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Consider and answer me, O Lord my God; light up my eyes, lest I sleep the sleep of death,
lest my enemy say, “I have prevailed over him,” lest my foes rejoice because I am shaken.
But I have trusted in your steadfast love; my heart shall rejoice in your salvation.
I will sing to the Lord, because he has dealt bountifully with me.
This is one of those Psalms that could have been a song that David sang to relieve Saul of the evil spirit that had been afflicting him. It is full of pleading, like the groans of a country song, but ends with
Of course these rhyme and sound a little different in the original Hebrew language, but there is another part that we might not catch in the translation unless we slow down.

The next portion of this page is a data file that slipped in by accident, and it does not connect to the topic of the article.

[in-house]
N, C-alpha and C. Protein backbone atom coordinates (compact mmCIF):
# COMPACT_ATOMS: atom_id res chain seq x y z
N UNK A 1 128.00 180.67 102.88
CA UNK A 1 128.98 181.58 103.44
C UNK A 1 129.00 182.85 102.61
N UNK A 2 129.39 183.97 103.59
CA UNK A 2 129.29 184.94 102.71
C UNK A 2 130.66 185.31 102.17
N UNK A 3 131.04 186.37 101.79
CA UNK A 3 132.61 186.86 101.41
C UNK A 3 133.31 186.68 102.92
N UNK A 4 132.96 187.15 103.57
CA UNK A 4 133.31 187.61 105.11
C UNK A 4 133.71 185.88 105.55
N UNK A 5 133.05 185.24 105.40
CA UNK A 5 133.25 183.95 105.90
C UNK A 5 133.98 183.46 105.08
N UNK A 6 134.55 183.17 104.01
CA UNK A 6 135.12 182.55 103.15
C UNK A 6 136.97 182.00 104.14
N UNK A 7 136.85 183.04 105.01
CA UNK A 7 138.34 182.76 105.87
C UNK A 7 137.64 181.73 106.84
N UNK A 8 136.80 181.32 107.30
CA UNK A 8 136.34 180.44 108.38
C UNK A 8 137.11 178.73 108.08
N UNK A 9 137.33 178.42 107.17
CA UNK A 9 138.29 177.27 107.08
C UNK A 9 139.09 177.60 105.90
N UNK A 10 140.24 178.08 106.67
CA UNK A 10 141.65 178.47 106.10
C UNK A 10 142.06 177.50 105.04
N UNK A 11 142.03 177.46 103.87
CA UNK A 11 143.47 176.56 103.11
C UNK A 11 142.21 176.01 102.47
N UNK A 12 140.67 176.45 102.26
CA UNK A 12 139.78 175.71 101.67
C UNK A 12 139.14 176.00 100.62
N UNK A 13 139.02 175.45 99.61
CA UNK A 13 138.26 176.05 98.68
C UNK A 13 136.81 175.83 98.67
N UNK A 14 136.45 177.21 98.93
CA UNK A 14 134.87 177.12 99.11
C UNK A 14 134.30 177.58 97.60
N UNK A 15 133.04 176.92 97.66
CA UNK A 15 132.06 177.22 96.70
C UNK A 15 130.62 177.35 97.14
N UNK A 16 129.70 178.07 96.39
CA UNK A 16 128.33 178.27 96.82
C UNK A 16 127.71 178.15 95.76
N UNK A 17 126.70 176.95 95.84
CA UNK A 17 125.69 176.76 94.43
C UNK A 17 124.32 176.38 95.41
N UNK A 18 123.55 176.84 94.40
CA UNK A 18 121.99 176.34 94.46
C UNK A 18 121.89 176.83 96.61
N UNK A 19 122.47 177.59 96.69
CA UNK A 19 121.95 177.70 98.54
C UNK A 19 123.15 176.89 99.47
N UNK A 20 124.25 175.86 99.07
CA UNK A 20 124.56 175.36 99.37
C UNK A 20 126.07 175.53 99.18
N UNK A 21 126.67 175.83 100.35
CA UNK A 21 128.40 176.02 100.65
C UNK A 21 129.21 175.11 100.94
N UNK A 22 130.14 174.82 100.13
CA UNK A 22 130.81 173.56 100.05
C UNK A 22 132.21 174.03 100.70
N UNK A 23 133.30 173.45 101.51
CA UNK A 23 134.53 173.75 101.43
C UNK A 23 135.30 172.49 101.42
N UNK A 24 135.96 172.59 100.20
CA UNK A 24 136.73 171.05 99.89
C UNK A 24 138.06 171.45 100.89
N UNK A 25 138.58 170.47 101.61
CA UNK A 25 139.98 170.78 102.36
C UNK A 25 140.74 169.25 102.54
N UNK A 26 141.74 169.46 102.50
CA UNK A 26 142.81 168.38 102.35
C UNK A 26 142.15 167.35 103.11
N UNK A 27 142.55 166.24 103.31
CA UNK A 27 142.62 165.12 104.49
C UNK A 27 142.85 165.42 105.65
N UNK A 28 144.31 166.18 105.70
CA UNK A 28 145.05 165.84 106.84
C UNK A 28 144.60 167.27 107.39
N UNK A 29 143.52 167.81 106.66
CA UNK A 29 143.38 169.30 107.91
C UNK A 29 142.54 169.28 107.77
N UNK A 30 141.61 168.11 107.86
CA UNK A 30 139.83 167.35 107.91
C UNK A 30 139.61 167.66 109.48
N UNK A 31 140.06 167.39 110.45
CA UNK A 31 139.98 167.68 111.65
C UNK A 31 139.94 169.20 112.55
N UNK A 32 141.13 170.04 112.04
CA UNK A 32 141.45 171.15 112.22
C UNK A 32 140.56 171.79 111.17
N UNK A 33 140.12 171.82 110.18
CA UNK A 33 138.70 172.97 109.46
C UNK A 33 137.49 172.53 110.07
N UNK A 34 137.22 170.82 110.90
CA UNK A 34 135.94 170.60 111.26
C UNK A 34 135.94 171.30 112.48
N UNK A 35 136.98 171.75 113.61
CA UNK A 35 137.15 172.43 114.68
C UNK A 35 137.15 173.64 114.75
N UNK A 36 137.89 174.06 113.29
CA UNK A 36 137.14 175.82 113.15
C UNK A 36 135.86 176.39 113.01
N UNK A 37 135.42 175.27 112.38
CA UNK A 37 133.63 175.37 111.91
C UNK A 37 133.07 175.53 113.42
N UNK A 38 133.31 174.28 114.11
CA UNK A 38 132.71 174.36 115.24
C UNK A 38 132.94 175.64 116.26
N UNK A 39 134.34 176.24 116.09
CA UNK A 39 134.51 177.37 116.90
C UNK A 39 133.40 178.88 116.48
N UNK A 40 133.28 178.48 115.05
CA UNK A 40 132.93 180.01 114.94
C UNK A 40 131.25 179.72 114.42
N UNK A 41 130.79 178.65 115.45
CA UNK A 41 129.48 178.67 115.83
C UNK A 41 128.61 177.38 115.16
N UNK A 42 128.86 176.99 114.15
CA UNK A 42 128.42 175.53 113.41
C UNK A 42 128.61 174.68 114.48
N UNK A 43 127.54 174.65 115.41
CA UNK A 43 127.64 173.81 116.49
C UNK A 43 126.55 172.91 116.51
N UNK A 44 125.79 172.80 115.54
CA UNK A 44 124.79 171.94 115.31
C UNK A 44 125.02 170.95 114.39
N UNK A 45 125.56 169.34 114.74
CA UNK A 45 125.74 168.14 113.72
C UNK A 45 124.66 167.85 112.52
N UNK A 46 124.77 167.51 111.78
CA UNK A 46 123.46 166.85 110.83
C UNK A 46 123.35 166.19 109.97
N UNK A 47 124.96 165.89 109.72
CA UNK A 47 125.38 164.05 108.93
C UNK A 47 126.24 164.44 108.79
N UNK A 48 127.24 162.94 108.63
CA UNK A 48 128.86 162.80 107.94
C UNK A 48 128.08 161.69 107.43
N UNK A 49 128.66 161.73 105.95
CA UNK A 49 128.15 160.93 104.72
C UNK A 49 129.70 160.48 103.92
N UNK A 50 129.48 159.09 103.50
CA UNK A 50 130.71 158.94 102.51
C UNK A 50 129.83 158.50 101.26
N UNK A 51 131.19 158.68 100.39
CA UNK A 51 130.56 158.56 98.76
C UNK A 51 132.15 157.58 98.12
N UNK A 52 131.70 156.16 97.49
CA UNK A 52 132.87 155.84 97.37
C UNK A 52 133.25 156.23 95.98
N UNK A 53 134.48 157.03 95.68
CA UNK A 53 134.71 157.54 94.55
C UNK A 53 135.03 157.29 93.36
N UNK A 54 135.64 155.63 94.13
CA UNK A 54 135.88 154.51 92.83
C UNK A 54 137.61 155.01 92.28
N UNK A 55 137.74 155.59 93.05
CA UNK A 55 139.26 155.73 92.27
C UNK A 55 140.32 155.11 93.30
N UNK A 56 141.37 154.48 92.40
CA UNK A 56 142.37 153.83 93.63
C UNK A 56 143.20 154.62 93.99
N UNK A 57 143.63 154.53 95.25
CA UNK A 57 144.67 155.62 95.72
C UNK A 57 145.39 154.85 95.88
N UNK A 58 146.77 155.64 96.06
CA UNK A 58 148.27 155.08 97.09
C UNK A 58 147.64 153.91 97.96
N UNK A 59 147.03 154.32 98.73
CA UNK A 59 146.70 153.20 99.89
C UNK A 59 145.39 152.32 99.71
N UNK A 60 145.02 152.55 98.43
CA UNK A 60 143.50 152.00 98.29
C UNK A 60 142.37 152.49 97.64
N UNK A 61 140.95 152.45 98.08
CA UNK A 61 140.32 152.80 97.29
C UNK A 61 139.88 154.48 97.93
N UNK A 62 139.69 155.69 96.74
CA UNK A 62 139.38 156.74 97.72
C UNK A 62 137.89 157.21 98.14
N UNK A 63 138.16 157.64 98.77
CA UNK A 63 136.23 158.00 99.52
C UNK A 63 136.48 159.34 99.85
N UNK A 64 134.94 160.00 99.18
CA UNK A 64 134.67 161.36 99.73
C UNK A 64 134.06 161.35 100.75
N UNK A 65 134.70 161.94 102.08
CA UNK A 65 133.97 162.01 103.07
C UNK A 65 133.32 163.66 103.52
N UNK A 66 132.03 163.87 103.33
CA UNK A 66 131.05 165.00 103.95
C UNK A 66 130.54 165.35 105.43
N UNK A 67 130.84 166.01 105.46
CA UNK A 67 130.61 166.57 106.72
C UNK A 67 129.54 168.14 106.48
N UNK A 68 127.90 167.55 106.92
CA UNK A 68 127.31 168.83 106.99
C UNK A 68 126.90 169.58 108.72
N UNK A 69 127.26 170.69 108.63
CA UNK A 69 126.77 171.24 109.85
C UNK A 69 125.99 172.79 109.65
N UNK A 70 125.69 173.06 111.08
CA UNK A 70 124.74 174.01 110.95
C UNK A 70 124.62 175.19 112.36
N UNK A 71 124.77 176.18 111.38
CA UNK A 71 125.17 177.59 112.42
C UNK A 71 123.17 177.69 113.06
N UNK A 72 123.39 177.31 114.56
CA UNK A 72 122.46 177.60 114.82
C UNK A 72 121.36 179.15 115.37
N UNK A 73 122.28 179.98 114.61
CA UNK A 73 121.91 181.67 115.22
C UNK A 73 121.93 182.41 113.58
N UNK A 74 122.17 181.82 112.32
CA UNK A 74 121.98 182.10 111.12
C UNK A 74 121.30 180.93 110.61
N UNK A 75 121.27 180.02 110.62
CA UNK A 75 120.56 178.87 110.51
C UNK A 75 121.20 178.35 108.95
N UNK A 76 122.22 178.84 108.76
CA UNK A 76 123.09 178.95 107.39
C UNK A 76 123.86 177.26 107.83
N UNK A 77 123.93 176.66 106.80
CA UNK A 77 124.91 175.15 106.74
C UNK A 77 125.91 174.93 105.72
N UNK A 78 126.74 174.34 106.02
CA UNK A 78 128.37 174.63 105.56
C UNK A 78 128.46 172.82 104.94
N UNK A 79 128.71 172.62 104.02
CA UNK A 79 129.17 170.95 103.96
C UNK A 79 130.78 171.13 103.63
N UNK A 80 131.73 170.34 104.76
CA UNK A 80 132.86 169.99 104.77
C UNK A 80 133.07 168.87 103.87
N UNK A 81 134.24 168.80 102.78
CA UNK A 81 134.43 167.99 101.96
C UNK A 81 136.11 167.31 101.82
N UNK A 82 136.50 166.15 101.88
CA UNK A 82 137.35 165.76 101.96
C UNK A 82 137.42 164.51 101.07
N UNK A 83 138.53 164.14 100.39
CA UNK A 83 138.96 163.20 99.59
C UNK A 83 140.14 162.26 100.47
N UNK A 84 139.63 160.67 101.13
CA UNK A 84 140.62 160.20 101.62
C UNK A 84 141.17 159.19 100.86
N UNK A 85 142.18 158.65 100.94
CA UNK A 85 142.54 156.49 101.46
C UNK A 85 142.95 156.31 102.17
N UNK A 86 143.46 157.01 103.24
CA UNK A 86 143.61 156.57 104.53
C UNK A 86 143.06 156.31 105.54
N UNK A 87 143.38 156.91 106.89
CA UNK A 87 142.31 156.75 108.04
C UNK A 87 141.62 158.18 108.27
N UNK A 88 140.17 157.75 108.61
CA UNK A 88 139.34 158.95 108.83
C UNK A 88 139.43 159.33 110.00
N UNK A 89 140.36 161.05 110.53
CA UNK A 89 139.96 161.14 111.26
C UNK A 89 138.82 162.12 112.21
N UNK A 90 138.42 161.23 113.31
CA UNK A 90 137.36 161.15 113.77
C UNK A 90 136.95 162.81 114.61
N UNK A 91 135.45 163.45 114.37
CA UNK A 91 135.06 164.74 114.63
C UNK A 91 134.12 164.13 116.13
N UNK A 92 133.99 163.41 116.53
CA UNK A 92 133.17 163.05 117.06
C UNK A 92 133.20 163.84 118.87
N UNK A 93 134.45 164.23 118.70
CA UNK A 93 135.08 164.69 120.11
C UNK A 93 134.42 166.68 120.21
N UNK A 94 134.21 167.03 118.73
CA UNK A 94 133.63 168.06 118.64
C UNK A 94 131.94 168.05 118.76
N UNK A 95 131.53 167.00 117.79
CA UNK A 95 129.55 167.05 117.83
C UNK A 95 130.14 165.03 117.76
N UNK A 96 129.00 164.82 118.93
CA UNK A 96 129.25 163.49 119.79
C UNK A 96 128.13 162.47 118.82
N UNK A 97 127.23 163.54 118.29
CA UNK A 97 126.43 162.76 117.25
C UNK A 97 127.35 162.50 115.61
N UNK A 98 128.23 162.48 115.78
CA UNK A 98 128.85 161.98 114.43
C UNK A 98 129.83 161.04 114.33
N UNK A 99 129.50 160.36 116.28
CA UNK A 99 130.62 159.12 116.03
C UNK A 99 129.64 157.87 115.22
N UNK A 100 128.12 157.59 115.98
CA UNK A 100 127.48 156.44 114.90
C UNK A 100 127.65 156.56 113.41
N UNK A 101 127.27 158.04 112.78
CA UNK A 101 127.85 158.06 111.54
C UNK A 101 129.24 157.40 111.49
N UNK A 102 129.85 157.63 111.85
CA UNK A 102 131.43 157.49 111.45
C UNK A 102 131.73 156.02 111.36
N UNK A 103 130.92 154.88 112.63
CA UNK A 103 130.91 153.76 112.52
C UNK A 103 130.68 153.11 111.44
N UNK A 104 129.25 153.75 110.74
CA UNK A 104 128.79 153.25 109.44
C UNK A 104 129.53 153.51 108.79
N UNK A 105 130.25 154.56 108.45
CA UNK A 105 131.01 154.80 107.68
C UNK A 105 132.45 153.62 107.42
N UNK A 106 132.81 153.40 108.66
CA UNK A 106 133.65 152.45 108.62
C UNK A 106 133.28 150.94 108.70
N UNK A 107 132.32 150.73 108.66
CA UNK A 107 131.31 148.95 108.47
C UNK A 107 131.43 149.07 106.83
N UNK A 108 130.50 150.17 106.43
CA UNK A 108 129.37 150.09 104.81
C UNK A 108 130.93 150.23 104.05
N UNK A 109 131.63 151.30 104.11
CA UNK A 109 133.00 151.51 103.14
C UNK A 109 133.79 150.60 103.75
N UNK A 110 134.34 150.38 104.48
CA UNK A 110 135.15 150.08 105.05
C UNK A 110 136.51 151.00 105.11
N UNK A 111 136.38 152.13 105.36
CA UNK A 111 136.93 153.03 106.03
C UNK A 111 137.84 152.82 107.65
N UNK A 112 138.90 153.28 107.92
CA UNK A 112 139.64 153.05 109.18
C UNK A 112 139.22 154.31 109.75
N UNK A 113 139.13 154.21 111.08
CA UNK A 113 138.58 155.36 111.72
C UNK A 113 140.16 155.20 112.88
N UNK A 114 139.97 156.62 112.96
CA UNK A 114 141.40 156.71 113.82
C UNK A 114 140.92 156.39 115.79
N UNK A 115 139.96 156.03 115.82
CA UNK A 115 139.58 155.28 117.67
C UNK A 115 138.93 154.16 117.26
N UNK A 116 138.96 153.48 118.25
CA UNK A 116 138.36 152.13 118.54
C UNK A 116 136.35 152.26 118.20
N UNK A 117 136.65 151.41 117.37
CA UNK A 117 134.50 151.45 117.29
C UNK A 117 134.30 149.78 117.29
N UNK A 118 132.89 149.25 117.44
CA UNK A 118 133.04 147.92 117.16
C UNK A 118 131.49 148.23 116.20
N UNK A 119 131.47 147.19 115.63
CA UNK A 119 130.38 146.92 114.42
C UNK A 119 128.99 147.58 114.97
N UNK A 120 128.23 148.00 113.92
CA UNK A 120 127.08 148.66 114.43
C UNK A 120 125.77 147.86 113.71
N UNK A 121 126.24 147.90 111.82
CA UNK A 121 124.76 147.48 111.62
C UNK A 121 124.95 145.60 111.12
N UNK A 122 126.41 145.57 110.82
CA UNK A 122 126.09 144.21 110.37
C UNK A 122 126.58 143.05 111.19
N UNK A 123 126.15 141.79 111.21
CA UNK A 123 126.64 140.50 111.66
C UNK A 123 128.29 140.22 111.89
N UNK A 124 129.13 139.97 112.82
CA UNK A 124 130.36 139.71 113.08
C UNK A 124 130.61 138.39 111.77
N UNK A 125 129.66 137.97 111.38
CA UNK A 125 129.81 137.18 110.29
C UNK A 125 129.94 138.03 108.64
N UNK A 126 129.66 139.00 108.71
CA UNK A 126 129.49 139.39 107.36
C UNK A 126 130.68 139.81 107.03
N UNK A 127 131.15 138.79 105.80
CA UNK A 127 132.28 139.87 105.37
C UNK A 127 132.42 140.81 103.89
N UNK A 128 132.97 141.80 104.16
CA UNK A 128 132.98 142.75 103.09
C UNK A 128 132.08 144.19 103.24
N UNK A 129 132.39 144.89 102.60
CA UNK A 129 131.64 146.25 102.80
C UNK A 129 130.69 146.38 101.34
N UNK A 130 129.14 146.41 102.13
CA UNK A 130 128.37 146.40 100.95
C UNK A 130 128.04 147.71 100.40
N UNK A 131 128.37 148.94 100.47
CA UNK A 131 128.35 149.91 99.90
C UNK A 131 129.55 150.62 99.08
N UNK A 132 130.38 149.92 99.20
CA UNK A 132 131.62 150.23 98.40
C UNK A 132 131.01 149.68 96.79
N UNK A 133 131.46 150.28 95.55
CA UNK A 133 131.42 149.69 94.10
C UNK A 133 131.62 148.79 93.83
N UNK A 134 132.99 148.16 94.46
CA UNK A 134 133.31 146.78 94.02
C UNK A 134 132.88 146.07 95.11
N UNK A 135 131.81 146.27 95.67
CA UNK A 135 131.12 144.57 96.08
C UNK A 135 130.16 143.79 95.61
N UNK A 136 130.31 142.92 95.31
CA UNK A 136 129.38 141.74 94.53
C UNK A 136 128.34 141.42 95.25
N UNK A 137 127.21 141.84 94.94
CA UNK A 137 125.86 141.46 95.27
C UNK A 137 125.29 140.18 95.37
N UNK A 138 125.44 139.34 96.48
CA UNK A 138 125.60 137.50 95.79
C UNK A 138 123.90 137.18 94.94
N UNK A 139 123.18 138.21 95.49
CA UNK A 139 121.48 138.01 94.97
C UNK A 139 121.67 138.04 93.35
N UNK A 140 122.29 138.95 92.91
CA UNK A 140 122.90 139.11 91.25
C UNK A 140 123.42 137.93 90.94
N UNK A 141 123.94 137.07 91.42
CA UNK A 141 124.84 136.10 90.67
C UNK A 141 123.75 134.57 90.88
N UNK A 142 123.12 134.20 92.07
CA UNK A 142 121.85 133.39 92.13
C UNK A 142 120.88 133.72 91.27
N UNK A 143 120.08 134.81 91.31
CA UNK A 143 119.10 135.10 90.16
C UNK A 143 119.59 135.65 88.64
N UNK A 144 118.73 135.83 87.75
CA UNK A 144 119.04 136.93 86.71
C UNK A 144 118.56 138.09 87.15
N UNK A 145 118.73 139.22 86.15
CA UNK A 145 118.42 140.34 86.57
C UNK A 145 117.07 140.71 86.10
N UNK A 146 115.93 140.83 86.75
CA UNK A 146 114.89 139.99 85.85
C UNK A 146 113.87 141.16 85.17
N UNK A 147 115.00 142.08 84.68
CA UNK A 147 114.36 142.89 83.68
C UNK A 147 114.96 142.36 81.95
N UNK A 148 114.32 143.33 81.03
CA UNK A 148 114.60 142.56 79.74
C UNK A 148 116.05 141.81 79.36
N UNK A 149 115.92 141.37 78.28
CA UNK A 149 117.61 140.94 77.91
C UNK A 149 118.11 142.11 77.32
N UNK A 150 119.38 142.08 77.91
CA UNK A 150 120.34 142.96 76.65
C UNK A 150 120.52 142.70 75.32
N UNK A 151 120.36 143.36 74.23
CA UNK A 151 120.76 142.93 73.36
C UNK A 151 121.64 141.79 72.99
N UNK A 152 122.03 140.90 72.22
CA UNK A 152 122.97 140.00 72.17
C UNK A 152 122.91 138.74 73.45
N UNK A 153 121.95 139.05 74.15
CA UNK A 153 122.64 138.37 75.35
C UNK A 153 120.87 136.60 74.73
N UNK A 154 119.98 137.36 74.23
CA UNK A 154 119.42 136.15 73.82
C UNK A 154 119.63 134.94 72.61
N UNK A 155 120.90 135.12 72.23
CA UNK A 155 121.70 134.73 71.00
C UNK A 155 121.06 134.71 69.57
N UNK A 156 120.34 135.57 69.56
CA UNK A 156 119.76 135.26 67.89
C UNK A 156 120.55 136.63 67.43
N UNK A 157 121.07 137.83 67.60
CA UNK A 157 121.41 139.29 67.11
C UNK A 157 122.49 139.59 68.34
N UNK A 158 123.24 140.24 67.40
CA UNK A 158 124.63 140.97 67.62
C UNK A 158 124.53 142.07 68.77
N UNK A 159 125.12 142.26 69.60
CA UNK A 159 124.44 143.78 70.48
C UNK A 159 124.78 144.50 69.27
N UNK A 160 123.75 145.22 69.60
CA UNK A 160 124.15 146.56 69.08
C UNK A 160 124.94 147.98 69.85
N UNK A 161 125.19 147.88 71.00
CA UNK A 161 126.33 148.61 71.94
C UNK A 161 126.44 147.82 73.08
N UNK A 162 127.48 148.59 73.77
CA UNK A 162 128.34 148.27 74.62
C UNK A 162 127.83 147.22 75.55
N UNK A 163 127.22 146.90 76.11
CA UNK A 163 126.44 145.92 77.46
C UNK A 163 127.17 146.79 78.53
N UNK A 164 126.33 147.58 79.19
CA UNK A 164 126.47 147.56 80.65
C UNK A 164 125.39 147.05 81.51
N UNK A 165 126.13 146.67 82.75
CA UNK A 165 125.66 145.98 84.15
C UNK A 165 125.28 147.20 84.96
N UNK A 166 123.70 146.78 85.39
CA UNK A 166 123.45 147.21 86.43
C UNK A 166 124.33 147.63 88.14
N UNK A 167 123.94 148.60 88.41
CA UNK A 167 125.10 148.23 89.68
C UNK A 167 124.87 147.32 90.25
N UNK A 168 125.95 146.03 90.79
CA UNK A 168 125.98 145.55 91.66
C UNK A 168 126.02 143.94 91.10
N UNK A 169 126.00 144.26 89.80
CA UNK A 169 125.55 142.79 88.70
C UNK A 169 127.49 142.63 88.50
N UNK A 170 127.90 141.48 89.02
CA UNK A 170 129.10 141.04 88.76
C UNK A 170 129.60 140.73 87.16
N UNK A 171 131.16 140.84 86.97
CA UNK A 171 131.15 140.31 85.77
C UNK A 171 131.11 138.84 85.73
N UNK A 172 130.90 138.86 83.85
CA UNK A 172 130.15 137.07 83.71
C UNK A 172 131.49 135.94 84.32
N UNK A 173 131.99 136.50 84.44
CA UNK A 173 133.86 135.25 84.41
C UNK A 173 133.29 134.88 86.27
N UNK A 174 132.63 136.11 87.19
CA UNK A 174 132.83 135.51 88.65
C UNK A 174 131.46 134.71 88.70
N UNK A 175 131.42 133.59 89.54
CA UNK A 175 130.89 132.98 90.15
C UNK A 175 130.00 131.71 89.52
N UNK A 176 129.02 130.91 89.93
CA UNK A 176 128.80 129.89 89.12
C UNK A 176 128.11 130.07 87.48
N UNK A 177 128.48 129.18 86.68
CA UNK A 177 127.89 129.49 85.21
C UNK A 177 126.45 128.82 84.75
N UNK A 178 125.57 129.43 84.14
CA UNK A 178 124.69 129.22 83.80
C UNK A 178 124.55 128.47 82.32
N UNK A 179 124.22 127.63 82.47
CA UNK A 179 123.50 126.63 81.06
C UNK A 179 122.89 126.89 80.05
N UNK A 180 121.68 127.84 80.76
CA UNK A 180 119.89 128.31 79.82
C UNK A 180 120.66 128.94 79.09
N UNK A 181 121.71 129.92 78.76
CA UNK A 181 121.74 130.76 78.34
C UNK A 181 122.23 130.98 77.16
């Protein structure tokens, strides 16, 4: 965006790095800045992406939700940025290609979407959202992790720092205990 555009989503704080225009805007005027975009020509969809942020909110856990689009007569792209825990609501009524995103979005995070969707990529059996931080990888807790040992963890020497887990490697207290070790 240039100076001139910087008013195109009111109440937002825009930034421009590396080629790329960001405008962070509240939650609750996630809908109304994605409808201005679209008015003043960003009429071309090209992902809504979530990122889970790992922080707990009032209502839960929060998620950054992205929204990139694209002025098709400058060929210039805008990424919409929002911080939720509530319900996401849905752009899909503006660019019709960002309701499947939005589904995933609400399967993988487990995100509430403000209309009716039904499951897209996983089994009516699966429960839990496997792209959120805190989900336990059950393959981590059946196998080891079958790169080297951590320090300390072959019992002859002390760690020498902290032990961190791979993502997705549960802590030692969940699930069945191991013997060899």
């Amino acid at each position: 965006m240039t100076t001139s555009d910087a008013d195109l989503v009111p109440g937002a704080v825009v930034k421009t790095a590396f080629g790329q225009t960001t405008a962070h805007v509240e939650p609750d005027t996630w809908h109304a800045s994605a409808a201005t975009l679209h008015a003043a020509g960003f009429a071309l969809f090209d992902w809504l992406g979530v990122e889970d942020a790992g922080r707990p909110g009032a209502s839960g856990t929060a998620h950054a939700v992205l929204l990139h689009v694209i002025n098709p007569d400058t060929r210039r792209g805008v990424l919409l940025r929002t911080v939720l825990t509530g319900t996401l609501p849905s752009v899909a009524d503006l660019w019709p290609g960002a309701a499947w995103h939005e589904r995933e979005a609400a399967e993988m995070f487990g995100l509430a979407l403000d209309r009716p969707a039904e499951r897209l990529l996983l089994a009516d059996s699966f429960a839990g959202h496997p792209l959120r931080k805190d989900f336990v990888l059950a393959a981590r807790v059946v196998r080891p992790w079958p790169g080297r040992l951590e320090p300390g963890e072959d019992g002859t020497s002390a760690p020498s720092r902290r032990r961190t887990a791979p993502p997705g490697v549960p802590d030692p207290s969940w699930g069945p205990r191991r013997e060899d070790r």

In Hebrew, there are some bits of grammar that convey a commitment to something that is certain to happen in the future but hasn’t. How is that for complicated!? What that means here is that even after 4 lines of growing misery, the singer is committed to trust and praise God.
There have been times in the past that God showed His faithfulness and He does not change. Resolving in advance to trust Him no matter what makes us fearless, ready to obey Him wherever His calling takes us. Friends with cancer or other horrible health issues live out this song as they worship the Lord wherever He leads them.
We can trust in His love. We can rejoice in His salvation. That kind of commitment is the power of God to drive evil away.
Extra Credit from the Screwtape Letters: “Be not deceived, Wormwood, [the Devil’s cause] is never more in jeopardy than when a human, no longer desiring but still intending to do [God’s] will, looks round upon a universe in which every trace of Him seems to have vanished, and asks why he has been forsaken, and still obeys.”